How Youth Advocacy Toolkit can help young people of Tobago

“We often feel, because we live in the Caribbean and the tourism sector is so big here, that many of the pressing social issues we face as Caribbean people are neglected and ignored, especially when it comes to issues of education faced by the most vulnerable among us,” Ancil Dennis, Tobago’s Assistant Secretary of Community Development & Culture, concluded after our talk.

I was moved by the passion in his voice. Months before, during my first visit to Trinidad & Tobago, I met with many students and parents who spoke to me with that same passion, articulating a different message.

Education, they told me, was thriving and deeply valued by society. From the ages of five to 16 it is both compulsory and free. Given the nation’s 98% literacy rate, the positive effects of this and other aspects of the Ministry of Education’s campaign to promote education had been a tremendous success.

This is why I was somewhat surprised but tried to remain hopeful in the face of this new picture Mr Dennis painted for me. As we discussed what the UN Youth Advocacy Toolkit was and how it could help Tobagan youth, he spoke of a literate youth that nevertheless remained apathetic and somewhat disappointed with the education system. “Youth unemployment,” he said, “is high and students are still not learning the skills they need to survive in the workforce.”

Since I believe, however, that these issues affect young people all over the world, I was eager to present the UN Toolkit to Mr Dennis as a powerful way for Tobago’s young to take charge of their future by learning how to advocate for change.

We talked about different ways to use the UN Toolkit and we also discussed how problems of education among the youth in the Caribbean go beyond the economic. Tobago’s tourism sector is saturated, with many seeing it as a road to easy money, and also believing that the economy provides them with few alternative options.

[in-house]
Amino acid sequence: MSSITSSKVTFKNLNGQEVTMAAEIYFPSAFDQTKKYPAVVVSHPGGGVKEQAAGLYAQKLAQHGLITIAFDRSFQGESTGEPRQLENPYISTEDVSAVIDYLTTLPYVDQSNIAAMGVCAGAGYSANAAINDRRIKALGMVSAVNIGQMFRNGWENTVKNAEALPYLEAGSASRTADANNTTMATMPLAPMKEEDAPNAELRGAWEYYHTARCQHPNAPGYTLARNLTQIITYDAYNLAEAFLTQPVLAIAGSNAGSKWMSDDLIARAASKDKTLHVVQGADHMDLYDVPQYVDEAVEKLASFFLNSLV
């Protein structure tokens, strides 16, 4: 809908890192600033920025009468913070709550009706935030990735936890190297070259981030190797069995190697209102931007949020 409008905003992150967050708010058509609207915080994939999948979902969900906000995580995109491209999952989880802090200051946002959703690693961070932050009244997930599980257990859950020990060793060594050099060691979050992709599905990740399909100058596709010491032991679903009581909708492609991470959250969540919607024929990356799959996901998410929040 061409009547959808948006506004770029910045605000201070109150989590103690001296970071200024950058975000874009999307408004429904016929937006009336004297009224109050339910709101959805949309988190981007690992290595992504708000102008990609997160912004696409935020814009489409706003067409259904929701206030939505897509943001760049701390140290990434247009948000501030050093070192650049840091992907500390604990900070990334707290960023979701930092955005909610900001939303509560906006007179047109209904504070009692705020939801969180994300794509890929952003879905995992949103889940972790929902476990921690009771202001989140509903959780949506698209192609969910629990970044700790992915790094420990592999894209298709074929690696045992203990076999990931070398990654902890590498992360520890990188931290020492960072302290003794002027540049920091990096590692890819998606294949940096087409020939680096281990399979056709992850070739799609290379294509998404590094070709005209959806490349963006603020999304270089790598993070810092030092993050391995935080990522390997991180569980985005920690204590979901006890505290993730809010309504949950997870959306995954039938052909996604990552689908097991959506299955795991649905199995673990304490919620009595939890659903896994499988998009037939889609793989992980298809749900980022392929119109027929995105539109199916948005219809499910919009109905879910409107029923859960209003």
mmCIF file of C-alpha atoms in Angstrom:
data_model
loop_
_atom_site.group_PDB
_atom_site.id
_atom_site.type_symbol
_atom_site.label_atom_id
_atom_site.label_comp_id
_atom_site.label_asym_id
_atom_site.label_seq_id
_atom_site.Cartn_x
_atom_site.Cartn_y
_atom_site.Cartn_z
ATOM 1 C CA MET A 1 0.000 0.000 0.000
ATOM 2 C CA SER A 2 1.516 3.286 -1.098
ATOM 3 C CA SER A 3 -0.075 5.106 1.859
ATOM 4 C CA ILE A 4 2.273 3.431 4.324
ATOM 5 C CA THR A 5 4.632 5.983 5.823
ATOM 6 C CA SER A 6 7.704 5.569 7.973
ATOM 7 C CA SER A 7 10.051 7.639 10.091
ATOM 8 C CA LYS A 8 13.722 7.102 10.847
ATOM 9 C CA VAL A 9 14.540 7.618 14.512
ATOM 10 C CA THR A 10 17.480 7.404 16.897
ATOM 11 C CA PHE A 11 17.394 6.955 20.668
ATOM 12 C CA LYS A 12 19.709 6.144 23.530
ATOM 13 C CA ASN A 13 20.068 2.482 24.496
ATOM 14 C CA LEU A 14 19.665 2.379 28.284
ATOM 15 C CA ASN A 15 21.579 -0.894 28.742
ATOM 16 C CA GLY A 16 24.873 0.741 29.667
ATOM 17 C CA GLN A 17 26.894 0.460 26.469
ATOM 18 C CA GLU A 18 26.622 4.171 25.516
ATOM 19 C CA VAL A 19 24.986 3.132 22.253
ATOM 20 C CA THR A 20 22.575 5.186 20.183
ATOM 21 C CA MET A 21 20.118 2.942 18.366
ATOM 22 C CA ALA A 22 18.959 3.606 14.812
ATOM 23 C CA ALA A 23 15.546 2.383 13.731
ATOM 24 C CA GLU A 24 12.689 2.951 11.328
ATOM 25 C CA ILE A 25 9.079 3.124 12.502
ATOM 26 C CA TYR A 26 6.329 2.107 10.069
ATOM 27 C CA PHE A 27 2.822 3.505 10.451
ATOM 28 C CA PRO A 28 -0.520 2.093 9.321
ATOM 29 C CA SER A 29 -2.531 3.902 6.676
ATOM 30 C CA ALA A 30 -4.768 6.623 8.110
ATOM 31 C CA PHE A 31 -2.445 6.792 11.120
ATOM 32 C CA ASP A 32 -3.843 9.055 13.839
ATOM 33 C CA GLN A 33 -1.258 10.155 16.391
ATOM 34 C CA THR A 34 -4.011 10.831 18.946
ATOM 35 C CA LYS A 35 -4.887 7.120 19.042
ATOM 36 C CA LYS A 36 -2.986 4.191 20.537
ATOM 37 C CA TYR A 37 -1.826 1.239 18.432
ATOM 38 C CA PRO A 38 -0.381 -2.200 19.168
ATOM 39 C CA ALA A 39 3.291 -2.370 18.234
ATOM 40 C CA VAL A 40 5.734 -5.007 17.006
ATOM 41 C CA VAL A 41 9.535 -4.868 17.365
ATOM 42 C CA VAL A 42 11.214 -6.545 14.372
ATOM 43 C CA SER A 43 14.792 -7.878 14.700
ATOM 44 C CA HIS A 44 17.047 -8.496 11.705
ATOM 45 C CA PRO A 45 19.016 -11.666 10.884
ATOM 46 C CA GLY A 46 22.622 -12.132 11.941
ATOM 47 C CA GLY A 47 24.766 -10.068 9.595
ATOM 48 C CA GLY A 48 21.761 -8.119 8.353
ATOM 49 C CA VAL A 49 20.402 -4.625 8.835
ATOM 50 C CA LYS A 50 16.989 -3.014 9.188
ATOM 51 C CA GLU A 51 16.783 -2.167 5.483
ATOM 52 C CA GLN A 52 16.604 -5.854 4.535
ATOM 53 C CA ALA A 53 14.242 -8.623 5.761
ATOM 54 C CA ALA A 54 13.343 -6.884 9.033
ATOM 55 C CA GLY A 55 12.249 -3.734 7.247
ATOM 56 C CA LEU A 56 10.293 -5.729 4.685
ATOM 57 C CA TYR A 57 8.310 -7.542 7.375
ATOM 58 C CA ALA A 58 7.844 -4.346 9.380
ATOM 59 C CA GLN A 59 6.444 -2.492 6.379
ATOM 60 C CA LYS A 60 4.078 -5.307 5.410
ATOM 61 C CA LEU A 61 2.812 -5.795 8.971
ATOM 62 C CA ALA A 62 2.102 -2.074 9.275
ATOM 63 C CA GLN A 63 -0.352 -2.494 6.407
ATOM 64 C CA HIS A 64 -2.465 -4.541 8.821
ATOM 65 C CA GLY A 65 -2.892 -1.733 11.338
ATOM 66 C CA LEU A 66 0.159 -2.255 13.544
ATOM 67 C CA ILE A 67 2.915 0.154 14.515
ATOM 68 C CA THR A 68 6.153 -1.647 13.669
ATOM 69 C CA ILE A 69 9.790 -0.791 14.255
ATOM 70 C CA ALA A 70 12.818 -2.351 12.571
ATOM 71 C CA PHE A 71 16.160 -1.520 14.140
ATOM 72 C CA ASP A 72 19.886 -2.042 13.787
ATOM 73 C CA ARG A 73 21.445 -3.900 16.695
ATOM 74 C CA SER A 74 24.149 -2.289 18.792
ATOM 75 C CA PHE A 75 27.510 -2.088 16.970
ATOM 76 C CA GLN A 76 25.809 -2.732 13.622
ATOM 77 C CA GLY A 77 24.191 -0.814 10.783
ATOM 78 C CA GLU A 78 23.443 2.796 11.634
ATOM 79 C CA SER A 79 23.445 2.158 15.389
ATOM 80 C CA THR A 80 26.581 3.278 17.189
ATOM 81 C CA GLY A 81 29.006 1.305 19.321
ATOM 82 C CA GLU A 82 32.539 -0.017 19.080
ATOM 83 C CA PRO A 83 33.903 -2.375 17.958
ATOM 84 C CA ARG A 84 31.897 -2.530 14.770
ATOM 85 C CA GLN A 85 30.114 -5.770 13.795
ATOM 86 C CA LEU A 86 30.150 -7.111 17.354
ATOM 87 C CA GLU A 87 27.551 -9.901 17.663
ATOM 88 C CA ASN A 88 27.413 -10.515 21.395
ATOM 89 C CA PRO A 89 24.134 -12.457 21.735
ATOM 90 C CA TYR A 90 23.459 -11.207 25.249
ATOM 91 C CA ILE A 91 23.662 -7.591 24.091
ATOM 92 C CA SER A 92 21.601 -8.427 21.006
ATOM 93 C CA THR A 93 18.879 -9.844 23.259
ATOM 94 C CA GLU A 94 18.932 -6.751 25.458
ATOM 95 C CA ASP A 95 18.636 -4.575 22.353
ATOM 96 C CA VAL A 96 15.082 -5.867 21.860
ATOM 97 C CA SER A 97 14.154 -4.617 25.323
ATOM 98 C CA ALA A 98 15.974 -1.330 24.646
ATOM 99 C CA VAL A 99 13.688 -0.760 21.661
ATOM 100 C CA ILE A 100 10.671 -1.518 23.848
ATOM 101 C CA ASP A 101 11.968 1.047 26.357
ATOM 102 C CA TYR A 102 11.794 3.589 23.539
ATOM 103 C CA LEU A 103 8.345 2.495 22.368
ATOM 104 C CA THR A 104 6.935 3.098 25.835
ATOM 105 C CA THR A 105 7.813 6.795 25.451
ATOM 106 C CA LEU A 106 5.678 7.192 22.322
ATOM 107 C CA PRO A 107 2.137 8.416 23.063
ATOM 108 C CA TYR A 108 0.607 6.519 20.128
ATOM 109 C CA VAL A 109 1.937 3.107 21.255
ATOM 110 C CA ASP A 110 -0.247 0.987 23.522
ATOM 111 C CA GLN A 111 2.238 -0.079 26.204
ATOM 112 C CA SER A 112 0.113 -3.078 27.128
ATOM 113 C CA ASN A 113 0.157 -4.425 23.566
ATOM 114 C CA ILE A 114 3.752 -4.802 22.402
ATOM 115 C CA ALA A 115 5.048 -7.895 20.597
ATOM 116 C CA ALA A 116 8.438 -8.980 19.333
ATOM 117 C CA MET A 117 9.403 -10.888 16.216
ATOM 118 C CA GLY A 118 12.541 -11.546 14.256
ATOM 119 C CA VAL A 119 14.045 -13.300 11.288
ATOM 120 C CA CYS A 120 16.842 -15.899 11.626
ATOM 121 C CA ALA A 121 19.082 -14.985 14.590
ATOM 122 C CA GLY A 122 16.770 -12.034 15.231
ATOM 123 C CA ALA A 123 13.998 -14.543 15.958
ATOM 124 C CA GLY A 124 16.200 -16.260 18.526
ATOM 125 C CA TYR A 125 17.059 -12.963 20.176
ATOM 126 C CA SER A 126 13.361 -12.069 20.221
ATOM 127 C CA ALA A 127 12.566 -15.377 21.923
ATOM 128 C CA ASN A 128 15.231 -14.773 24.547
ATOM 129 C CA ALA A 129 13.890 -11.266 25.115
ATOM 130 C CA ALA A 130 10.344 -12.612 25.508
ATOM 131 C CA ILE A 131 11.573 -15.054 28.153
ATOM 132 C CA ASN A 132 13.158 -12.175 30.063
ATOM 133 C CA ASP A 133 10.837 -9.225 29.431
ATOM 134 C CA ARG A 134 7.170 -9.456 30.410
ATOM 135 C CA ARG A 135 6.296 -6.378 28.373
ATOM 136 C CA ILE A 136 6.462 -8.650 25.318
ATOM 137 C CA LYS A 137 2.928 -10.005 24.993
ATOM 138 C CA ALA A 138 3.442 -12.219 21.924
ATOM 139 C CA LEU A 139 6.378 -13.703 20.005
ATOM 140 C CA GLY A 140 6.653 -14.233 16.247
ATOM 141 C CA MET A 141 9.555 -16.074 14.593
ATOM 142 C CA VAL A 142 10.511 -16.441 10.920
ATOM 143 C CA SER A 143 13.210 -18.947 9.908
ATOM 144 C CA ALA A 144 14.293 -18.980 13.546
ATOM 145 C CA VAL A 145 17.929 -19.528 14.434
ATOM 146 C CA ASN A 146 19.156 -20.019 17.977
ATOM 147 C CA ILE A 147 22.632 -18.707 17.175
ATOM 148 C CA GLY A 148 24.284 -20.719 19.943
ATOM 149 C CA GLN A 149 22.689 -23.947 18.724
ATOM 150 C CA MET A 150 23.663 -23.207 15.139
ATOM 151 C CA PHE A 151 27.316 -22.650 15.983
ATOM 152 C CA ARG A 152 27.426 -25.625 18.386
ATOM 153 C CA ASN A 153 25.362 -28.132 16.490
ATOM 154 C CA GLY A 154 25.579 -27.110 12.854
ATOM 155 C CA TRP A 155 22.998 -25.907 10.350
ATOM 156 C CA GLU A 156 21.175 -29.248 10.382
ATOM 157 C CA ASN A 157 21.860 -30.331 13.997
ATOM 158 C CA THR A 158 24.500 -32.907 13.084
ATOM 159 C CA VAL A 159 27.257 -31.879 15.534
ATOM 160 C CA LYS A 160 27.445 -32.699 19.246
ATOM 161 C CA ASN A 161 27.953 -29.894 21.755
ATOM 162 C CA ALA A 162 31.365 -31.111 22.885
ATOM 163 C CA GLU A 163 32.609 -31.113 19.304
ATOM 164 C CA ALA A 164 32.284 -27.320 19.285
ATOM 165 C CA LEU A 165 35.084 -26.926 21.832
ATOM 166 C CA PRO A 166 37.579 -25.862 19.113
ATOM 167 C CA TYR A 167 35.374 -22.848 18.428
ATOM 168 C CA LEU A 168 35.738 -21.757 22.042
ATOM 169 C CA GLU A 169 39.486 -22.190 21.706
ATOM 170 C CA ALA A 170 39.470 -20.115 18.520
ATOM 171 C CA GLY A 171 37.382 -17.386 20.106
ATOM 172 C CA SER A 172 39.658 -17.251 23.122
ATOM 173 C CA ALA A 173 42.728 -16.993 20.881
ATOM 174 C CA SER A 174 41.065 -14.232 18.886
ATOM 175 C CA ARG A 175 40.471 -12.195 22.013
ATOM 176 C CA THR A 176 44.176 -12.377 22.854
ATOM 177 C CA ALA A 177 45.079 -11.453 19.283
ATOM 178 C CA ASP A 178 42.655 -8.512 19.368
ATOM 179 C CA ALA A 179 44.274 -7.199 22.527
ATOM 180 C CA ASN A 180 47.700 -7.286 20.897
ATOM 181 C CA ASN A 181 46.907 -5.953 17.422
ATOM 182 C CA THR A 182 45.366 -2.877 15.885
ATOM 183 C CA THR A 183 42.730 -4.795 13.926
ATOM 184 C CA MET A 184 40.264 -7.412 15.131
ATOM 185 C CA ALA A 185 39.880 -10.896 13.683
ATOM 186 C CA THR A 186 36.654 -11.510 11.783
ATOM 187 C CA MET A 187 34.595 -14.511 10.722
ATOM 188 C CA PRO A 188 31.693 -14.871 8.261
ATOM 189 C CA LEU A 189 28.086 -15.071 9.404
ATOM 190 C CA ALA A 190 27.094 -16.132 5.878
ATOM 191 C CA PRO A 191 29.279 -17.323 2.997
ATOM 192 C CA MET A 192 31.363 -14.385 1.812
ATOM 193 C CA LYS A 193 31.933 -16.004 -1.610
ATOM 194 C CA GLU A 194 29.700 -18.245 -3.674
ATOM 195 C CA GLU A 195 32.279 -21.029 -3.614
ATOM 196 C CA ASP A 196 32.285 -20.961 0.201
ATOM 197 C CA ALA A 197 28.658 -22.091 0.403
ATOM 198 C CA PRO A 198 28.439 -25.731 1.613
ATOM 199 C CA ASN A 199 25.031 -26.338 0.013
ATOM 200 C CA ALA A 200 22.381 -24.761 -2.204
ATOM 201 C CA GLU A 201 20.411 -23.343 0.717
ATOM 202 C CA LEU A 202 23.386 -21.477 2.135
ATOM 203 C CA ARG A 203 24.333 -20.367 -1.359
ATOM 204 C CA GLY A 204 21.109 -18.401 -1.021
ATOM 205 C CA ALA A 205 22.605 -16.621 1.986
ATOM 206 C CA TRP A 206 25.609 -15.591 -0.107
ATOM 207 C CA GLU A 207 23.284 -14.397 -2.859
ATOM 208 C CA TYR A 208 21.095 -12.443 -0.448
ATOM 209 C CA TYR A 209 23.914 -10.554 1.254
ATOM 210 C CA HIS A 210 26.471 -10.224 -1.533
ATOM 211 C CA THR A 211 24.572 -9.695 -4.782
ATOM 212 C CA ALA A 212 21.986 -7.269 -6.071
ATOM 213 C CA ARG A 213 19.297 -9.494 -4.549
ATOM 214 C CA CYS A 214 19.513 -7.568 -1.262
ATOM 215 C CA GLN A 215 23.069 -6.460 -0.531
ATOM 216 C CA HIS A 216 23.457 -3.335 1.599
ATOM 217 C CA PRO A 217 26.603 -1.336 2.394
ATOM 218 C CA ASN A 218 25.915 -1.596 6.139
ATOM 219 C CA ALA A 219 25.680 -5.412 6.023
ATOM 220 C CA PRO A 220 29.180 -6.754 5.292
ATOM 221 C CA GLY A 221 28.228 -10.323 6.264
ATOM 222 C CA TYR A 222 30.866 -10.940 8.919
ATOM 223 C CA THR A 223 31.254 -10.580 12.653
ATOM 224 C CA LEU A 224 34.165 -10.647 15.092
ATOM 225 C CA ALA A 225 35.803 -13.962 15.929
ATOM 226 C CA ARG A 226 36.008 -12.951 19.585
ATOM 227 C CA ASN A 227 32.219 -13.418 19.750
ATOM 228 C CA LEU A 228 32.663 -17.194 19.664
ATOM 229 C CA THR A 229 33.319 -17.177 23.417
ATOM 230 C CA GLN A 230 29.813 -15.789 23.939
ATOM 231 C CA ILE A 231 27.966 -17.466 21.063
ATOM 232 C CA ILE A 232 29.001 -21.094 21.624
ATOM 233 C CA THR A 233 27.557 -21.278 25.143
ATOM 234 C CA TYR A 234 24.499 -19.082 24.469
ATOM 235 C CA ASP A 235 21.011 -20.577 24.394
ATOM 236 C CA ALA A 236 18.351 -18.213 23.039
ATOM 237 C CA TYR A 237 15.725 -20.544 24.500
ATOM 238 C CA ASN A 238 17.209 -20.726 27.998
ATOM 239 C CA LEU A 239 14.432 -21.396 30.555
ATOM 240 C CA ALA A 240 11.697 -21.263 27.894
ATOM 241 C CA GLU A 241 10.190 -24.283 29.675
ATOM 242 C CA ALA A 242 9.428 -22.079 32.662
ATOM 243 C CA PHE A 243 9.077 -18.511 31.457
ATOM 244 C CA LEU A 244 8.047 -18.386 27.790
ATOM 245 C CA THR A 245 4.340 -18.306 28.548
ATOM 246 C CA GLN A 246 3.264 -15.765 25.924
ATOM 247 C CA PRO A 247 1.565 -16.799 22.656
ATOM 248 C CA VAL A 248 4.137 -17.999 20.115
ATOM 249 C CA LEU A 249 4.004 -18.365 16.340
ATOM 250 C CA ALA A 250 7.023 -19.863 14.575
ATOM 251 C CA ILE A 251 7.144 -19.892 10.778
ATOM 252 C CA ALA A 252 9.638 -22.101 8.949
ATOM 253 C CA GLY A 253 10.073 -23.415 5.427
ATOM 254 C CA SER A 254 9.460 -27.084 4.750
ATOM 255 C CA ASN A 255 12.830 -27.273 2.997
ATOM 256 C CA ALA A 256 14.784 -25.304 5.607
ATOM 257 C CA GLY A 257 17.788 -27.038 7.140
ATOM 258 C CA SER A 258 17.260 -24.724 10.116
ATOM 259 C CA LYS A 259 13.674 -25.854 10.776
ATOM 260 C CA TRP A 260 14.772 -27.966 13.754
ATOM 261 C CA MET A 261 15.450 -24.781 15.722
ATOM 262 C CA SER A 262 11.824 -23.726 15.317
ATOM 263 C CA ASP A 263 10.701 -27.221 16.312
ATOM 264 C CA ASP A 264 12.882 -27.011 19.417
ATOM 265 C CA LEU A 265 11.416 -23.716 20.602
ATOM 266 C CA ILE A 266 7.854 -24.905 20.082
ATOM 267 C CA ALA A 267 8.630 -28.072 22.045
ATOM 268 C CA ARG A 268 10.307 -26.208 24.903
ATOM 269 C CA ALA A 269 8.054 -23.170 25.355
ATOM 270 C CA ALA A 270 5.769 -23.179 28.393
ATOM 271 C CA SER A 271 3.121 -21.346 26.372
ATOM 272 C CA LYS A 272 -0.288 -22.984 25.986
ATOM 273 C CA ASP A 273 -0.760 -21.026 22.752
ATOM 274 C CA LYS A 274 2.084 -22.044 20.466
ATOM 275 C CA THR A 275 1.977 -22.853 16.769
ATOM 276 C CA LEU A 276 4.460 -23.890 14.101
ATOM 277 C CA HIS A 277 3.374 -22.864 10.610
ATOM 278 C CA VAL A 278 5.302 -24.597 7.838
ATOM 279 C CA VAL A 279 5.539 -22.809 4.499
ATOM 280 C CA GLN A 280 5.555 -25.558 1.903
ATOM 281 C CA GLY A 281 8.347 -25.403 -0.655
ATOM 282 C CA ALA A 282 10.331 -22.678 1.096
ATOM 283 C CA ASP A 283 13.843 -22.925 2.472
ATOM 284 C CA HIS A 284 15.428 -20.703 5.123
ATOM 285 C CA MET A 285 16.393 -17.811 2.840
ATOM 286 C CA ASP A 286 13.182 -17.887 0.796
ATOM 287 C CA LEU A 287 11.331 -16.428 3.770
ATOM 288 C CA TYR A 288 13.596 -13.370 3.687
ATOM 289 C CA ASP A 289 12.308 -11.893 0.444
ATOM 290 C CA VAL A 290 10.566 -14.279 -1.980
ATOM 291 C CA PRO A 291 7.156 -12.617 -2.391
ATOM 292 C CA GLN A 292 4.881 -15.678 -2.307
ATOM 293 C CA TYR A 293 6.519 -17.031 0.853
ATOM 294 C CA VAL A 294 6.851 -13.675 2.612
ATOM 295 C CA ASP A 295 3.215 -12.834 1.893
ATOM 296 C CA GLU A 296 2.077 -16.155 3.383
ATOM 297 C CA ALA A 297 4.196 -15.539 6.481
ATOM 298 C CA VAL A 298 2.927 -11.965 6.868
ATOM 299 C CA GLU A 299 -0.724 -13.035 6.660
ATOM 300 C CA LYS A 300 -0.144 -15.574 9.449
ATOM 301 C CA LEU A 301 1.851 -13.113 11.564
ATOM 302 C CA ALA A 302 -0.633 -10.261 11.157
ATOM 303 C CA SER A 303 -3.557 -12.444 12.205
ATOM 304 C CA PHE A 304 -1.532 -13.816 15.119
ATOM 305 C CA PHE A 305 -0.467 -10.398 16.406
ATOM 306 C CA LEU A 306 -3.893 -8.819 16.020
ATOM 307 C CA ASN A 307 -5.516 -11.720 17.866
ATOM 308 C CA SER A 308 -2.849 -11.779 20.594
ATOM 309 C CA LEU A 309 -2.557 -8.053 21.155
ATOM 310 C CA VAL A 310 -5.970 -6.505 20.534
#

“Crime rates have increased among Tobagan youth, and more and more young people are feeling powerless by the day to effect change in their lives,” he said. There were issues of broken homes, illegal drugs, sexual disease transmission and violence from gangs etc.

In my introduction of the toolkit, and in response to this, I mentioned powerful examples in the toolkit of youth advocates who confronted similar obstacles and overcame them by petitioning and pressuring governments to effect change. I told Mr Dennis I was convinced that in situations like those faced by Tobagan youth, knowledge of how to hone in on the problems of disempowerment, understand how to properly engage those issues, how to plan one’s strategy for engagement and then execute that strategy, are essential to advocate in the fight against unemployment and apathy in society. I believe the beauty of the UN Youth Advocacy Toolkit is that its chapters are designed to do just that in a simple and direct fashion.

“Let’s read more,” he said. We continued to peruse the toolkit together, going through the stories of Rolando and Sumaya, until Mr Dennis – impressed by the stories and hard work that were put into the book – was convinced of something I have believed in since I became personally involved in youth advocacy: the empowerment of the youth is best inspired by the youth since, more than anyone, they understand and empathise with the challenges faced by young people worldwide.

Regardless of land of birth, socio-economic status, culture, or language, there is a universal cry made around the world for the voice of the youth to be heard. I believe part of the Assistant Secretary for Community and Development’s passion for the UN Youth Advocacy Toolkit came from the fact that he saw the youth of Tobago in the toolkit’s own examples of young people seeking change.

Motivated by this, we started a partnership to work together to plan for workshops and after school as well as community events to teach ways in which the toolkit can be employed in Bucco Point, Pigeon Point and other areas of the island.

It could foster policies and social movements that promote jobs, protect Tobago’s tourism economy by protecting the environment and encourage young people to take charge of their futures while making a meaningful difference on the island.

Now that I’ve returned to New York, we continue our partnership by providing support in the form of pedagogical materials (i.e. presentations, webinars etc.) to support proper teaching of the toolkit’s lessons. And, most importantly, with fellow youth ambassadors Latoya Roberts and Tyrrell Gittens, both based in Trinidad & Tobago, we are looking for ways to increase our remote and locally-based collaboration as we move forward in the fight to improve education in Trinidad & Tobago and throughout the Caribbean.